“I am not Interested in the Coronation”: Similarities and Dissimilarities in Mass Observation’s 12th May Diaries from 1937 and 2023.

Reposted from the Mass Observation website

By Emily Calcraft


On 12th May 1937 a Day Survey Respondent from Oldham stated: ‘I am not interested in the Coronation and regard all the fuss as artificial and irrational’. In May 2023, the Coronation of Charles III led to a media frenzy that stirred up the ‘culture wars’, between Royalists and Republicans; the conservative Right and the ‘woke’ Left. It resolved that the Monarchy was under threat from the younger generation. An out-dated, antiquated, and increasingly irrelevant institution. But this did not encompass the entire spectrum of societal emotion. Just as the Respondent from Oldham had noted in 1937, many were simply not interested.

In 1937 Mass Observation was founded to respond to a dissatisfaction with Britain’s newspapers’ coverage of the public mood surrounding King Edward VIII’s abdication and George VI’s consequent succession. The project’s founders wanted to capture the opinion of the nation by documenting the emotions, feelings, and positions of the populace en masse. 86 years later, in 2023, the collection can serve a similar function.

This blog will explore the divergences and convergences in the 12th May Diaries from 1937 and 2023. Are they more alike than we might think? It is important to note that the 12th May 1937 was the precise date of George VI’s Coronation, whereas diarists in 2023 had a week to reflect on the ceremony. This blog will discuss the media coverage of the Coronations, the public expectation placed upon the Monarchy and the Royal Family, and the nature of local and private celebrations.

A scan of a colour photograph of a long picnic table. It is covered in a white table cloth and red, white and blue decorations. It is covered in food, forming part of a street party.
Image from a respondent to the Silver Jubilee Directive

The Coronation

One may (mistakenly) believe that most people in 1937 were ardent supporters of the Coronation. Instead, just as in 2023, the Coronation prompted deeper debates and discussions surrounding the Monarchy. A Day Survey Respondent from London in 1937 captured a conversation that she shared with a young man ‘wearing a red, white and blue rosette’ who stated that he believed ‘in the Coronation and all it stands for’. The Respondent enquired whether he thought the Coronation was good and he replied that ‘it brings people out of themselves and all true Britons think a lot of their King and Queen and their country’. To which the Respondent replied that she was ‘not against people enjoying themselves’ but ‘would like them to have the means to do it all the time and not merely for a Coronation’.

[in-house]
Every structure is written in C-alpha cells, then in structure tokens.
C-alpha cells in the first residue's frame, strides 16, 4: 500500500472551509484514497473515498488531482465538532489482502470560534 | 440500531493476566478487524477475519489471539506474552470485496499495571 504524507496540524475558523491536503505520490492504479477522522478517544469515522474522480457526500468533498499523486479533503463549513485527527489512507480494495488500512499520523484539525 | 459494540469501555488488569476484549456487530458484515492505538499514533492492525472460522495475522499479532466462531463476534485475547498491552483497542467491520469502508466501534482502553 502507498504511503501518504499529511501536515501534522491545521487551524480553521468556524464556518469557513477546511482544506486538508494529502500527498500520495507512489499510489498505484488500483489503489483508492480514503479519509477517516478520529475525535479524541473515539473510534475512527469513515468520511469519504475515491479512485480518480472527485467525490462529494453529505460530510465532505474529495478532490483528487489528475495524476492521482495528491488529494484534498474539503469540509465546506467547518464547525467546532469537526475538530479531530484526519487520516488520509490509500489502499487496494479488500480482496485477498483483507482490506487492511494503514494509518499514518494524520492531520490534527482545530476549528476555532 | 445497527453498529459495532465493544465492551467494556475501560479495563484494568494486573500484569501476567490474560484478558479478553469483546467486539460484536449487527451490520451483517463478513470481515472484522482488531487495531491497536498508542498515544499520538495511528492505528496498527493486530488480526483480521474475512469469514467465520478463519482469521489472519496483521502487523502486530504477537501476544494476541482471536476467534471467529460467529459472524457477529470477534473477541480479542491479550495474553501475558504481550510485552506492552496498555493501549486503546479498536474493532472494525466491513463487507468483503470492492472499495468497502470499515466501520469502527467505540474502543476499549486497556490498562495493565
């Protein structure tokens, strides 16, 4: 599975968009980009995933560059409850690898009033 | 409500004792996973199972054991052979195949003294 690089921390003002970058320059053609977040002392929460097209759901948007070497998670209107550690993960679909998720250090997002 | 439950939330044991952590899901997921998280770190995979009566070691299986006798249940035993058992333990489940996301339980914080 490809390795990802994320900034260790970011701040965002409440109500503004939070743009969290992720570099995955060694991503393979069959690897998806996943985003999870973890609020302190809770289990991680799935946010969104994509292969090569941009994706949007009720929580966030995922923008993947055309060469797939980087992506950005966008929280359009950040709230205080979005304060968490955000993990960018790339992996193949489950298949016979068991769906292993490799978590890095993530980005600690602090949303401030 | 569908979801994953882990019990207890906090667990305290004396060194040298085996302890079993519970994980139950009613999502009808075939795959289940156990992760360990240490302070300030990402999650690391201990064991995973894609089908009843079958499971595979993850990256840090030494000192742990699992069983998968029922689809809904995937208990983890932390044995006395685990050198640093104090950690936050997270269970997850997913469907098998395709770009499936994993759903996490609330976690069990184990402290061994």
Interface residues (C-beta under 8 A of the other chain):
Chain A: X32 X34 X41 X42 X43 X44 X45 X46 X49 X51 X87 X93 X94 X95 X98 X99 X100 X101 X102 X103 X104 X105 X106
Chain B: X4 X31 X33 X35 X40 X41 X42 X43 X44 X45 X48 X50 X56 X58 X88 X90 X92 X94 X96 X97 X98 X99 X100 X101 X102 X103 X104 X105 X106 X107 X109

Indeed, the expense generated by the Coronation made headlines in 2023, where the Cost-of-Living Crisis shed new light on the extravagance of the proceedings. A Respondent from Brighton noted that whilst she enjoyed the Coronation, her husband ‘refused to watch as he feels strongly about certain things, e.g., the place of the royal family (and their wealth) in the current times’. Similarly, in 1937 the cost of the Coronation was shrouded in controversiality. A Respondent from Oldham noted ‘what an expense it all is: all the unemployed might have been given a stone of flour instead!’

Moreover, just as in 2023, lots of people were uninterested in entering into a conversation about the Coronation! In 1937, a Respondent from Northumberland noted that a woman ‘seemed neither interested in nor cynical about the Coronation so scarcely anything was said on the subject’. Furthermore, some in 1937 were disinterested in the Coronation whilst being supportive of the Monarchy. A Respondent from London stated that ‘the most peculiar incident was the fact that my father, who is an arch-Conservative and a Royalist to the core, remained in the garage all day tinkering with his car, and did not listen in at all.’

Despite the changing nature of technology, the media coverage of the Coronation has maintained its profound impact upon audiences. Although, one Respondent did confess to occasionally switching-off the broadcast as they found themselves ‘becoming bored’. In 1937 a young woman from Olton Warwicks stated, ‘my father seems emotionally disturbed by the broadcast’. The mode of the broadcast has changed dramatically, from entirely audio to almost entirely visual. In 1937 Mass Observers discussed ‘the fact that the King did not show much hesitation in his speech’ and ‘has a pleasing voice’. Whilst, in 2023 viewers were shocked to learn ‘that if you keep the TV on for over 5 hours it will switch itself off’. A Respondent from Northamptonshire noted that ‘watching made us feel proud to be British’ and that they ‘were glued to the set all day’.  Another Respondent stated that the ceremony was ‘a fascinating blend of superstition, codswallop, religions, and pomp’. Other respondents in 2023 felt that the coverage was misleading, with one Respondent arguing that ‘despite what everybody tells you on The BBC News nobody’s interested’.

A scan of a typed document. It is four sentences typed on a typewriter. It reads:
'INV Did you have a Coronation party at your school? F9 No. INV You had the day off, though F9 Oh, yes'
TC 69 – ROYALTY 1942-64 (Box 8)

The Monarchy and the Royal Family

In 2023, many Respondents stressed that the importance of the Monarchy was waning following the loss of empire and imperial hegemony. One Respondent noted that she had attended the Coronation of Elizabeth II when ‘postwar Britain was lit up by the young Queen’ and that it seemed ‘a brave new world’. She remarked that ’70 years later that world is over. Nostalgia for Empire and an uncritical colonial past has brought us Brexit’. The Respondent resolved that the Coronation had lost its impact as Britain is ‘now a small inconsequential nation floating unanchored in the North Atlantic’.

Mass Observers in 2023 questioned the militaristic nature of the Coronation and the role of the Monarch as head of the armed forces. A Respondent stated that ‘mass ranks of military hardware passing invited audiences may, on the surface look impressive and threatening, but to me it just seems childish.’ Respondents also touched upon the Monarch’s responsibility over the armed forces and what should happen if that was rescinded. A Respondent recalled a conversation with friends in which one person enquired ‘do you want somebody like Trump in charge of the army?’. The Respondent felt that the Monarch’s responsibility over the armed forces was superficial or, at least, misguided. They wrote that the Queen ‘didn’t seem to have any say over her own army killing her own people in Northern Ireland’ and ‘never stopped UK involvement in Iraq or Afghanistan’.